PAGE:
The use of assistive technology is a crucial factor in the successful employment of persons who are blind. However, according to a 2000 study, only 24% of persons who are disabled own computers, compared to a national average of over 50%. According to a 2003 study, fewer than 30% of persons with dis-abilities access the Internet, compared to more than 60% for persons who do not have disabilities. This gap is the “digital divide.” The Commission’s assistive technology program is helping to bridge this gap. A blind person must learn the application, as well as the assistive technology that allows access to the application. One-hundred eighty-one evaluations were completed; 185 computers, scanners, printers, and video magnifiers were configured and delivered to consumers state-wide; 143 received hardware or software upgrades; and 118 received hardware and software repairs. Eleven-hundred twenty-seven received personal tutoring.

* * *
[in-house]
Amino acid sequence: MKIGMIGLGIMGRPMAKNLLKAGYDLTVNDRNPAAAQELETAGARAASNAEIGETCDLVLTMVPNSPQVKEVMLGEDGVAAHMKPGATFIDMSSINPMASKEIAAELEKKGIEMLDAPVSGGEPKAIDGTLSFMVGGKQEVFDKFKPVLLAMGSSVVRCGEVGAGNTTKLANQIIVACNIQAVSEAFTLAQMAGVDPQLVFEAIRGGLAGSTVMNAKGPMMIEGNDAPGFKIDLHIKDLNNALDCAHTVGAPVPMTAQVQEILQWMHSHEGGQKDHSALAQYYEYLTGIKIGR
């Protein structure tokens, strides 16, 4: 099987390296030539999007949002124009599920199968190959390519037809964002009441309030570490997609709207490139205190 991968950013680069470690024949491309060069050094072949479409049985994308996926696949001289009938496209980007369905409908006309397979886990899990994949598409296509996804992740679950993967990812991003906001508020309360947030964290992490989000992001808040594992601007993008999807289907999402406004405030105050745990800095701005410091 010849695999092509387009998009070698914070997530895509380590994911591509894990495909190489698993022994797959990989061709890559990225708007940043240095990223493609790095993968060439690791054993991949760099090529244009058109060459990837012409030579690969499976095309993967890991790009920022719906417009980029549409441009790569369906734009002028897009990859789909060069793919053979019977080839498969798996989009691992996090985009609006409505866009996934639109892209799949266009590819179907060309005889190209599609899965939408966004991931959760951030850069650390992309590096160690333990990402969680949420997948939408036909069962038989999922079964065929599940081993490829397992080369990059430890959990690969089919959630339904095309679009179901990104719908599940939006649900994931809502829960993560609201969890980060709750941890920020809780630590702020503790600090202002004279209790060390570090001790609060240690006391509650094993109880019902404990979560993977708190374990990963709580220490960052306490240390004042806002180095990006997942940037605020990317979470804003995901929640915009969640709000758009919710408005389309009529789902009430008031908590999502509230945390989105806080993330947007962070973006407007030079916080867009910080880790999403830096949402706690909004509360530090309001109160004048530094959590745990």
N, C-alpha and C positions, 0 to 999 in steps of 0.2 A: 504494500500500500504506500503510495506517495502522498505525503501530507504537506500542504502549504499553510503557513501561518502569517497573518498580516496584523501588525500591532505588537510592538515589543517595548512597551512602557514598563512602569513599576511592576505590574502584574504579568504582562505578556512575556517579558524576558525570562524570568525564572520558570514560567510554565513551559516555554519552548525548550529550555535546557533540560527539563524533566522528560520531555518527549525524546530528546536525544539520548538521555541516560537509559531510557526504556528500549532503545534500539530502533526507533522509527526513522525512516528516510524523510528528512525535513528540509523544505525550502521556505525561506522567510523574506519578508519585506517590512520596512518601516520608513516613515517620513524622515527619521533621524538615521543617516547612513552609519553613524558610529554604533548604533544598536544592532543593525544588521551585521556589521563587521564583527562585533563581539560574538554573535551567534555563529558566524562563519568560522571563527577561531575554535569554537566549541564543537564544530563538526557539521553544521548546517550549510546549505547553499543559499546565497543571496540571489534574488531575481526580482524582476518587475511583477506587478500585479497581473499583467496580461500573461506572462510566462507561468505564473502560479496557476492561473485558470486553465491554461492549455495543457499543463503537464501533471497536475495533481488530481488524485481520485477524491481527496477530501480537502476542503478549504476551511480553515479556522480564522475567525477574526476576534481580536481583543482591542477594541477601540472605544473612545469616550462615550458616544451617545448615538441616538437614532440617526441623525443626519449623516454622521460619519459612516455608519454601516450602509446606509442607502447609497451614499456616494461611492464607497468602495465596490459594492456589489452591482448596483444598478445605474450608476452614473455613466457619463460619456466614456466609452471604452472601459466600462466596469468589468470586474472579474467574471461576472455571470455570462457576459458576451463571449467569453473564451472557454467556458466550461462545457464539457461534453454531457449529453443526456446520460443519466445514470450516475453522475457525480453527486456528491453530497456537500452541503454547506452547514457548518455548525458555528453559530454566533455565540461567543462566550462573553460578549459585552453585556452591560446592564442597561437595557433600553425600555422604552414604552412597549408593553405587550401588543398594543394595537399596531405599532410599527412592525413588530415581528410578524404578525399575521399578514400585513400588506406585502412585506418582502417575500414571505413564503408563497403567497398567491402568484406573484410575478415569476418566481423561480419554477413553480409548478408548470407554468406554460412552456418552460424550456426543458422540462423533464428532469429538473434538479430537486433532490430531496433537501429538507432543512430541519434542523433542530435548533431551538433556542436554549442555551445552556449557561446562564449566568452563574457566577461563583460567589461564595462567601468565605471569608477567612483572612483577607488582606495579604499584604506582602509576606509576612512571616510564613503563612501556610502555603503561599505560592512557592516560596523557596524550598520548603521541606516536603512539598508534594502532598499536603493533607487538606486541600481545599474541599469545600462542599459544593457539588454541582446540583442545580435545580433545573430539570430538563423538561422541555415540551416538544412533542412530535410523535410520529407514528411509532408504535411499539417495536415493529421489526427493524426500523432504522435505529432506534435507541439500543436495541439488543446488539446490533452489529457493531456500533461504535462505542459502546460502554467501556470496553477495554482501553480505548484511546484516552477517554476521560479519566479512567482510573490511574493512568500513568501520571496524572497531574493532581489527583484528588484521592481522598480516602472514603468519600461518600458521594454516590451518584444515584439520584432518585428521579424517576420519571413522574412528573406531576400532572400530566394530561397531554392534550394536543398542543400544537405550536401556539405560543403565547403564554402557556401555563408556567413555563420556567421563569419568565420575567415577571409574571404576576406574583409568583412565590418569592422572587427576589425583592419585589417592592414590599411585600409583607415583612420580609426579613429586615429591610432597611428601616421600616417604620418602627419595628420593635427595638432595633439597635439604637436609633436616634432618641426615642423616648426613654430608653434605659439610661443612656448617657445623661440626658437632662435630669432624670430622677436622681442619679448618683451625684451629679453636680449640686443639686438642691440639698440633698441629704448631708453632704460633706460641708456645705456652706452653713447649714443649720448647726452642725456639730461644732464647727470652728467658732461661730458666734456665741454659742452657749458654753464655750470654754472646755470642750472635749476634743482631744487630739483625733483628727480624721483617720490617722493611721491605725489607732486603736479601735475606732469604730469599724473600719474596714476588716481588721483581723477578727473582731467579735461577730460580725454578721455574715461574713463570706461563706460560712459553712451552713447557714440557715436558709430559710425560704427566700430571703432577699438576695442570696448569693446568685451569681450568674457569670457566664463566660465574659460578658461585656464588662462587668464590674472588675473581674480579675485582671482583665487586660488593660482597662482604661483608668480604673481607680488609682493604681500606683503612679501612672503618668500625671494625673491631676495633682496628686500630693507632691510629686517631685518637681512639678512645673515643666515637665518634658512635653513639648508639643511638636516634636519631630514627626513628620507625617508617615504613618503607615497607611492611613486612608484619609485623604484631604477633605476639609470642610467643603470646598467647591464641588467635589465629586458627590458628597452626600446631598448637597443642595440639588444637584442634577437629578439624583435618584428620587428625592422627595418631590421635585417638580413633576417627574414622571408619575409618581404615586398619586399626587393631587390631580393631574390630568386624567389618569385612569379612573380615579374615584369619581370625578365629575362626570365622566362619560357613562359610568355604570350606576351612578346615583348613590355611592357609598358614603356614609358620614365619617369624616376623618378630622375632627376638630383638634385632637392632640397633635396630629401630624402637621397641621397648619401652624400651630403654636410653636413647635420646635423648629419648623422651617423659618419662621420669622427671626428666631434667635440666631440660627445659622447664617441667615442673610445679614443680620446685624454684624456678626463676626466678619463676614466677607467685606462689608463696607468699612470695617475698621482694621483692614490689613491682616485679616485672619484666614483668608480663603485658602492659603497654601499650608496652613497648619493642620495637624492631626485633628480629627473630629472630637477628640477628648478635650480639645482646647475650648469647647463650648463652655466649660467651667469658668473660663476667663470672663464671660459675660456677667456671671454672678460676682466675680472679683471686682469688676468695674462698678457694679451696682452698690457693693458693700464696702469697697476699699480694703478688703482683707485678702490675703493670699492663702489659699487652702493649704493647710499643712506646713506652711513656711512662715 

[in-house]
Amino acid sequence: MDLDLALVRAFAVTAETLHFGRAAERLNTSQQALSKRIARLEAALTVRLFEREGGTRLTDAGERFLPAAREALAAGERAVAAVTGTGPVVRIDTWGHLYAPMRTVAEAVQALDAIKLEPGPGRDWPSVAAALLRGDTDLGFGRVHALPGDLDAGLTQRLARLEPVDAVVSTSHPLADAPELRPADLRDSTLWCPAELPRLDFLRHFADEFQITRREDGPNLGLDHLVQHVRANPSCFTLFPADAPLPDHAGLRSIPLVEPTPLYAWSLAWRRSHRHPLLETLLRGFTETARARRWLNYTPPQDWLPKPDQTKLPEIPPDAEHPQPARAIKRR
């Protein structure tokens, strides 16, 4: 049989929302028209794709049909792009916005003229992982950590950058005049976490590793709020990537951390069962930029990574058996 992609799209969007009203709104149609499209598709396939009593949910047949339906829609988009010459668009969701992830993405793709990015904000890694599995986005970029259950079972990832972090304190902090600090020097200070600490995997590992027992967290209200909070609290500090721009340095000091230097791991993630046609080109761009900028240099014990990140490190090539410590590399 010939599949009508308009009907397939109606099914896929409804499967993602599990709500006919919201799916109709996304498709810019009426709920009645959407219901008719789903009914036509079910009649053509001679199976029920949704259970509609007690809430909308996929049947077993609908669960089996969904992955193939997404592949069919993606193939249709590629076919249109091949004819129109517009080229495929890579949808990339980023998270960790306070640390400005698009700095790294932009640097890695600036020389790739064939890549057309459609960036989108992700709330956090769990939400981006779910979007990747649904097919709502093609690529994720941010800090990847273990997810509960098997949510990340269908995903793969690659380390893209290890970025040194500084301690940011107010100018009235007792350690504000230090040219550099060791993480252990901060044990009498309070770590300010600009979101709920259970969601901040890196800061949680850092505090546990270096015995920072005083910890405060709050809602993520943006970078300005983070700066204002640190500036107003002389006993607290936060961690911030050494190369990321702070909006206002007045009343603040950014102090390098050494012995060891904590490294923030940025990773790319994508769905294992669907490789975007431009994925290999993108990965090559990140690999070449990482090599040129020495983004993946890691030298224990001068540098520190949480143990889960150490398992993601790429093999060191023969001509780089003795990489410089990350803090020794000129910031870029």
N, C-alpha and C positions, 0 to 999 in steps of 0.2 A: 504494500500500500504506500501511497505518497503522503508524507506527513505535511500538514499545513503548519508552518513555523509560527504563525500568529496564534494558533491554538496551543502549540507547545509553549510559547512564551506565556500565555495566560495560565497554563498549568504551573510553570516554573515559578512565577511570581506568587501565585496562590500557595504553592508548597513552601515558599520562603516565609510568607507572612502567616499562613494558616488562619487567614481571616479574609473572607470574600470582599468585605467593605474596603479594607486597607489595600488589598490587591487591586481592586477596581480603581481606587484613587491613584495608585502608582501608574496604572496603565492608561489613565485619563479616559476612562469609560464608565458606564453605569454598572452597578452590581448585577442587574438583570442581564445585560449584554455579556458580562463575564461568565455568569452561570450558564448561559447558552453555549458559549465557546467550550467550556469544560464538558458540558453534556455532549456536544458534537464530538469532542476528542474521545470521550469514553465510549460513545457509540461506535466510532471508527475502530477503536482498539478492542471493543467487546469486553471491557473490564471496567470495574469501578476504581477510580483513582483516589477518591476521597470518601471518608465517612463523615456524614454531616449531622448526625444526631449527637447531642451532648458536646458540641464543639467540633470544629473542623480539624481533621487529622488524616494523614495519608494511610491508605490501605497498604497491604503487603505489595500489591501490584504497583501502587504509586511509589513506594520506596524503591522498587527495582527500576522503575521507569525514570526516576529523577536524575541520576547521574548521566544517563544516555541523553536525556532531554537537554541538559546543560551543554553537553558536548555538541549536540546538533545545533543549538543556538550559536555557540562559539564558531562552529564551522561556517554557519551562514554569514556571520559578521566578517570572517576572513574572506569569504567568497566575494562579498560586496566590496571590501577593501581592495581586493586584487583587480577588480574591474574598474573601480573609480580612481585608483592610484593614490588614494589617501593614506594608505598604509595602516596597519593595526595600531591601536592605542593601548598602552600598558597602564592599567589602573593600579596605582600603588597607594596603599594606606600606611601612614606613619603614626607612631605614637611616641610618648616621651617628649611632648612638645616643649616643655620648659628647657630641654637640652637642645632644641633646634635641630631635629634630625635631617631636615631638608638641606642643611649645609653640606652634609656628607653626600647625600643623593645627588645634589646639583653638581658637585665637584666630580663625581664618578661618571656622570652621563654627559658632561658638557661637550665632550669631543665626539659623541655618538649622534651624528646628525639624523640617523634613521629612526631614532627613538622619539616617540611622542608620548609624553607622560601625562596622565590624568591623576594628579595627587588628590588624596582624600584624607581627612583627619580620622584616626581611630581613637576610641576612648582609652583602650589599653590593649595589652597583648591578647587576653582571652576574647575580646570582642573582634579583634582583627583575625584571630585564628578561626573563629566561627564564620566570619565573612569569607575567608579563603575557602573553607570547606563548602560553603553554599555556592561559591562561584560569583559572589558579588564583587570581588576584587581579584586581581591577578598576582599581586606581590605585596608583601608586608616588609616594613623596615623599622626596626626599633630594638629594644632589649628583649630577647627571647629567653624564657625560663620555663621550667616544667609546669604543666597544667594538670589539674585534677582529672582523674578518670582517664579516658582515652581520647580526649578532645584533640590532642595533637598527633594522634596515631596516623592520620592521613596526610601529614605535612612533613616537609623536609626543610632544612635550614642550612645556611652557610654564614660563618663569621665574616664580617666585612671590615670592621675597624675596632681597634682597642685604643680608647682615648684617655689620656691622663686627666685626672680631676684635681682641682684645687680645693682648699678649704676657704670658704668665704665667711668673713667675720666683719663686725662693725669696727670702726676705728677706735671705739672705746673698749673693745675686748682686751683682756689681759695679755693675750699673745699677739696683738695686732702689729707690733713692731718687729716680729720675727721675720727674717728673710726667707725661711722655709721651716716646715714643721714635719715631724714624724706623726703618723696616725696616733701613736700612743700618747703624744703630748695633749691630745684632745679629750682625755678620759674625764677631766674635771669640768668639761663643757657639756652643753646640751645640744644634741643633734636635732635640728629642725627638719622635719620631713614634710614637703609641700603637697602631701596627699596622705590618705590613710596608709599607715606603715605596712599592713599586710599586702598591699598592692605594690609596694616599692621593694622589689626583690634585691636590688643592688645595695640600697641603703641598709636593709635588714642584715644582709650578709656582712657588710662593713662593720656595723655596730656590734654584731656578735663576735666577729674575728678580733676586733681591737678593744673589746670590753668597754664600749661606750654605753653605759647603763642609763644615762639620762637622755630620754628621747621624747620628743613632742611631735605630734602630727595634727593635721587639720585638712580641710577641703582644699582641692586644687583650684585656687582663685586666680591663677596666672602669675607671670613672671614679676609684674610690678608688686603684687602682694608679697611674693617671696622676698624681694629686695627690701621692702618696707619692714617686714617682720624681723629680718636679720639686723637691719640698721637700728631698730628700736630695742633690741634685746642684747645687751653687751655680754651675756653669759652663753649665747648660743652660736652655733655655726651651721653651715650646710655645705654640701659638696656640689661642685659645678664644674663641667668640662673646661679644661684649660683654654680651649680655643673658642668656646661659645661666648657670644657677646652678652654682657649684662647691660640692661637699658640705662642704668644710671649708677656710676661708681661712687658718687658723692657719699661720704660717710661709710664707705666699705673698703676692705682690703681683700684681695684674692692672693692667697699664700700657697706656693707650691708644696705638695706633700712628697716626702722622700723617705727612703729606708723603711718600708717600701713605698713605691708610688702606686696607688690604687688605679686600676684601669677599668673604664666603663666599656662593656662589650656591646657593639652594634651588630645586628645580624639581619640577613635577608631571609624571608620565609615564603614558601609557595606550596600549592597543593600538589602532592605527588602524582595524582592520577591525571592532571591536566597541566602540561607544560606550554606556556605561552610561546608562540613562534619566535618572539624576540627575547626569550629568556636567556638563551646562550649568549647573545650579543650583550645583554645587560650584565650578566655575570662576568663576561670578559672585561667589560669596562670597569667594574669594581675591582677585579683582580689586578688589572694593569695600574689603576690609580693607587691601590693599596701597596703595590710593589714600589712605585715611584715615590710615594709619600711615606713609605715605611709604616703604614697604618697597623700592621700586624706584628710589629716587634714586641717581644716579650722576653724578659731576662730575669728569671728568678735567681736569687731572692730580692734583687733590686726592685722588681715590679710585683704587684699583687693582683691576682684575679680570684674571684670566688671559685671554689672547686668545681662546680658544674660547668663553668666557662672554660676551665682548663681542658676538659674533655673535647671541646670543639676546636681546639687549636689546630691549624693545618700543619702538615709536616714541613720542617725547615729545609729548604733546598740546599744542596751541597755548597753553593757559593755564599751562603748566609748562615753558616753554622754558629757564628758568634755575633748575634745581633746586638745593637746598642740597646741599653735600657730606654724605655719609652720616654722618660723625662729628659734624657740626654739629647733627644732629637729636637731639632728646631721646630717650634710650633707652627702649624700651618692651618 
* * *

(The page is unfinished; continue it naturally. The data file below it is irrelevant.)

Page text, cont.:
The Commission’s technology specialists provided consumers with screen readers, Braille displays, screen magnification programs, video magnifiers, and Braille note takers. The assistive technology is intended to meet their individualized employment needs. Often only small changes are needed to make the blind person’s job much easier and more competitive.